That's what I'm talking about...

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From Jeff's talk on the Networked Academic:

And my blog MAY be the site of personal anecdotes, professional work, rantings, misgivings, connections. It may be viewed as an individual identity. But I don’t view it that way nor experience it that way. The blog puts me into a network: with other bloggers (academic or non) with other ideas (academic or non) with other experiences.

And why does this matter? Because this network is a becoming process and it is a transformative process. I change. I change each time I am helping extend and shrink this network of social relationships. The relationships are not just personal, they are conceptual, material, ideological, and compositional.

Blogs are by no means the only places that this kind of net-work takes place--a big part of the point of a residential graduate program is precisely this kind of networking.

One of the big differences, though, is an important one. I am a part of various taxonomic networks: I teach at Syracuse, I received my PhD from Texas-Arlington, I do most of my work in computers and writing. In blogspace, the net is a lot more folksonomic--it's not based on a static place, but on an aggregation of connections, each one personal, but many of them overlapping. Jeff reads (I'm guessing) more Detroit bloggers than I do, and I'm sure that all the various design and comics blogs that I follow don't show up in his aggregator. We each define our network according to our interests, building them up and pruning them down over time. But we share work with each other, and with dozens of others as well, and cite each other, and read each other with interest. And it spills over into our physical and disciplinary spaces as well.

I don't think blogging's for everyone, but I would argue that it is for anyone. And it involves a lot more than simply typing on a daily basis, even if that's all that most people think they see.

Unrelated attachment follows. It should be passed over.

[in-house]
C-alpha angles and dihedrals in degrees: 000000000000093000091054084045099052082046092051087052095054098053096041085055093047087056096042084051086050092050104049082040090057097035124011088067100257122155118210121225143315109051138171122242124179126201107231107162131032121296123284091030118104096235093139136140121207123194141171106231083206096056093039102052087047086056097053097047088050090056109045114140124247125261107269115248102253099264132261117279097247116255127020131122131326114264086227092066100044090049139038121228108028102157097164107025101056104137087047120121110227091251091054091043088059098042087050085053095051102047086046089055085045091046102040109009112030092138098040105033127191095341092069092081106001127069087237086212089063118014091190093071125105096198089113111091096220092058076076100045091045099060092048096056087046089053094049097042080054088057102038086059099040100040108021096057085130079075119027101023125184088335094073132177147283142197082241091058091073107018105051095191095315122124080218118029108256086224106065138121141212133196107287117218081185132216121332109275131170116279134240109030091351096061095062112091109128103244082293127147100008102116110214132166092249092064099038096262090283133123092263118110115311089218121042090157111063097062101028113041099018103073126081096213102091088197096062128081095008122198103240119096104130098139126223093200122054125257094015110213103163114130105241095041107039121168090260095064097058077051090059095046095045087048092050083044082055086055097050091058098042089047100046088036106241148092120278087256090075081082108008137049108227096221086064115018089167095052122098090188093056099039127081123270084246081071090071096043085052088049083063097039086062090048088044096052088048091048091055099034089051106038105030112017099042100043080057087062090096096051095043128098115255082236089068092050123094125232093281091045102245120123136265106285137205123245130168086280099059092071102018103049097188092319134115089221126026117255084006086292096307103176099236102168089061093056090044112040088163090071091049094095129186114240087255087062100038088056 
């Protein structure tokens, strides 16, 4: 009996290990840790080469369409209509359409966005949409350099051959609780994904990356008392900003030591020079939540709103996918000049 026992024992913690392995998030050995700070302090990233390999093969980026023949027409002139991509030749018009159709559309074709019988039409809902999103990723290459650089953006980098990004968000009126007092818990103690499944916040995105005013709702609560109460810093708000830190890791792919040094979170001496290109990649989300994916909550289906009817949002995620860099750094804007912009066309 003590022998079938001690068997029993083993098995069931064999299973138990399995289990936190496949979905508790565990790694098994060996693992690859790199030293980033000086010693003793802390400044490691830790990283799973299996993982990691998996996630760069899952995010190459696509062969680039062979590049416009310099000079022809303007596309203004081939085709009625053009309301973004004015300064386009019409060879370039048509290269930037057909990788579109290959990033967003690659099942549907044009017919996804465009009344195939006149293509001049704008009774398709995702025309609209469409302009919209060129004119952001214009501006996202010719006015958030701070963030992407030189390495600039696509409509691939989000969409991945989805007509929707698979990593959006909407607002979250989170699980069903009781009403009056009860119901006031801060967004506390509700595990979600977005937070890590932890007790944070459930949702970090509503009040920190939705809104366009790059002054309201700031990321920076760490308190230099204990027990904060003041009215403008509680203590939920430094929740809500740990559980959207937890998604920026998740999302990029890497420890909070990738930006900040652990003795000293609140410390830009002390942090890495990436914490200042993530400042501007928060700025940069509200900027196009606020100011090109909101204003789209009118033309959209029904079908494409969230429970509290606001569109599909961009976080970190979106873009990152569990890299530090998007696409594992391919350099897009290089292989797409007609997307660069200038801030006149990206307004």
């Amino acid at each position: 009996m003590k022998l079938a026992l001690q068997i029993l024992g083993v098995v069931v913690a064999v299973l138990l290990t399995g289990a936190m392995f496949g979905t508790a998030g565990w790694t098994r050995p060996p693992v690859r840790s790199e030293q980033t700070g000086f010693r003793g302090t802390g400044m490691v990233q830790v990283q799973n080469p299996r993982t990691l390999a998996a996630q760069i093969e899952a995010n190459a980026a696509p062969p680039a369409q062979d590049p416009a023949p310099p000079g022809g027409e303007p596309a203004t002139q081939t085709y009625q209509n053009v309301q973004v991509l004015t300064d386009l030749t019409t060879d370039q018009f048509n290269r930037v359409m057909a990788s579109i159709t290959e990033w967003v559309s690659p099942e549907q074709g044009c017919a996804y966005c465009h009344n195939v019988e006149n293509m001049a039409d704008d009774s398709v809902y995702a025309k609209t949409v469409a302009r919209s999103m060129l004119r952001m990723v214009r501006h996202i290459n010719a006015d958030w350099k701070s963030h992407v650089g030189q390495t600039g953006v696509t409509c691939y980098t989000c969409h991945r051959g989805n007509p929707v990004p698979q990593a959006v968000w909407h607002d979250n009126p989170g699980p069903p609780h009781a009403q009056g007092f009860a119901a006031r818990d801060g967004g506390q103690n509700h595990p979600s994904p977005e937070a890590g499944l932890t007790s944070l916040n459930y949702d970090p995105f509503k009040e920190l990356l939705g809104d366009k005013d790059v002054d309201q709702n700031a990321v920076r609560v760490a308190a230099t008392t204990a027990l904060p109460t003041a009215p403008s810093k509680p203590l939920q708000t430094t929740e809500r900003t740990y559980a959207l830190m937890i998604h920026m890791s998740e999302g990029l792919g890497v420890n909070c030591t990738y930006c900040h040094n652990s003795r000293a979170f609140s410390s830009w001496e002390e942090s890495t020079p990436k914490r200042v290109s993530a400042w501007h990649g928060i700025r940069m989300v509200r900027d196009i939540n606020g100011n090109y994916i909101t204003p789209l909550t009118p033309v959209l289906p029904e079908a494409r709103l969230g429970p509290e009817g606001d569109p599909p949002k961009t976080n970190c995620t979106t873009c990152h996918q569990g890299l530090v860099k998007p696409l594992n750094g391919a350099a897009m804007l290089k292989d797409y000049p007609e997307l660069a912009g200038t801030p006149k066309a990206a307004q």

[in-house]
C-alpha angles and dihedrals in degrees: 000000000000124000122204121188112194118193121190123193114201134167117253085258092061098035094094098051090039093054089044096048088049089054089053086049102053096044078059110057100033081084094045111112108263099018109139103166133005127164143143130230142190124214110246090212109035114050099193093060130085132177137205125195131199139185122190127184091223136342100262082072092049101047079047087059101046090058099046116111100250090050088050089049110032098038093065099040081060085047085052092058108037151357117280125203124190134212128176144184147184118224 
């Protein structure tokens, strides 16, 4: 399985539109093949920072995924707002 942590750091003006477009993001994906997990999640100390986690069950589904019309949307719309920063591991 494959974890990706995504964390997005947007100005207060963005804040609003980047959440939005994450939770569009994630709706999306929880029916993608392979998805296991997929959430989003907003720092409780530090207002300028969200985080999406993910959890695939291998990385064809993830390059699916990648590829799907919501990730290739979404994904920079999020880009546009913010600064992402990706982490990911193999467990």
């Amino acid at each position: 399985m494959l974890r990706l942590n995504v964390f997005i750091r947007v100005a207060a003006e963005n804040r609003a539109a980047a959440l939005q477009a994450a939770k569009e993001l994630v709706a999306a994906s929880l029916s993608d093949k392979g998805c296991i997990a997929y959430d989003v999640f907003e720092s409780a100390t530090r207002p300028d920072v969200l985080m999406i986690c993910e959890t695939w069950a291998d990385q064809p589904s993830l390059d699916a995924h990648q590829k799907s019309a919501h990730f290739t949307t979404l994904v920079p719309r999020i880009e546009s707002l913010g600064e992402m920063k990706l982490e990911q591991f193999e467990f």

The idea there is blog as concept - not as thing. When we see various media as only things, we reduce the conversations to "that's not for me" or "that's just a diary."

I am curious, though, regarding the listserv. Which one was it?

Well put. Max Roach could not have done a better job.

My father, who has worked in computer based training for the past twenty odd years, now works for himself. He recently started a blog (I believe he has been following some particular bloggers in his field for some time.) to help him network, identify new trends and methods in his field, and establish a sense of community (since he mostly works at home alone or on-site among strangers). This is a man who used some of the very first listservs and online bulletin boards. He has seen the internet become a necessary tool in business and education, and in my opinion, he embodies the idea blogging is for anyone.

He also exemplifies the different possiblities for and functions of blogging. My dad currently maintains three sites: one more personal, job-related blog, one blog that tracks and records the long and colorful oral history of his extended family, and one site that amounts to nothing more than a daily journal -- gasp, the horror! -- where he, my brother, my sister, and myself can post notes for my grandparents. (They have a hard time navigating their email, so we use this blog instead.) To me that seems like a good deal of productivity, but I guess some people would think Dad's just wasting his time.

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This page contains a single entry by cgbrooke published on February 24, 2007 11:07 PM.

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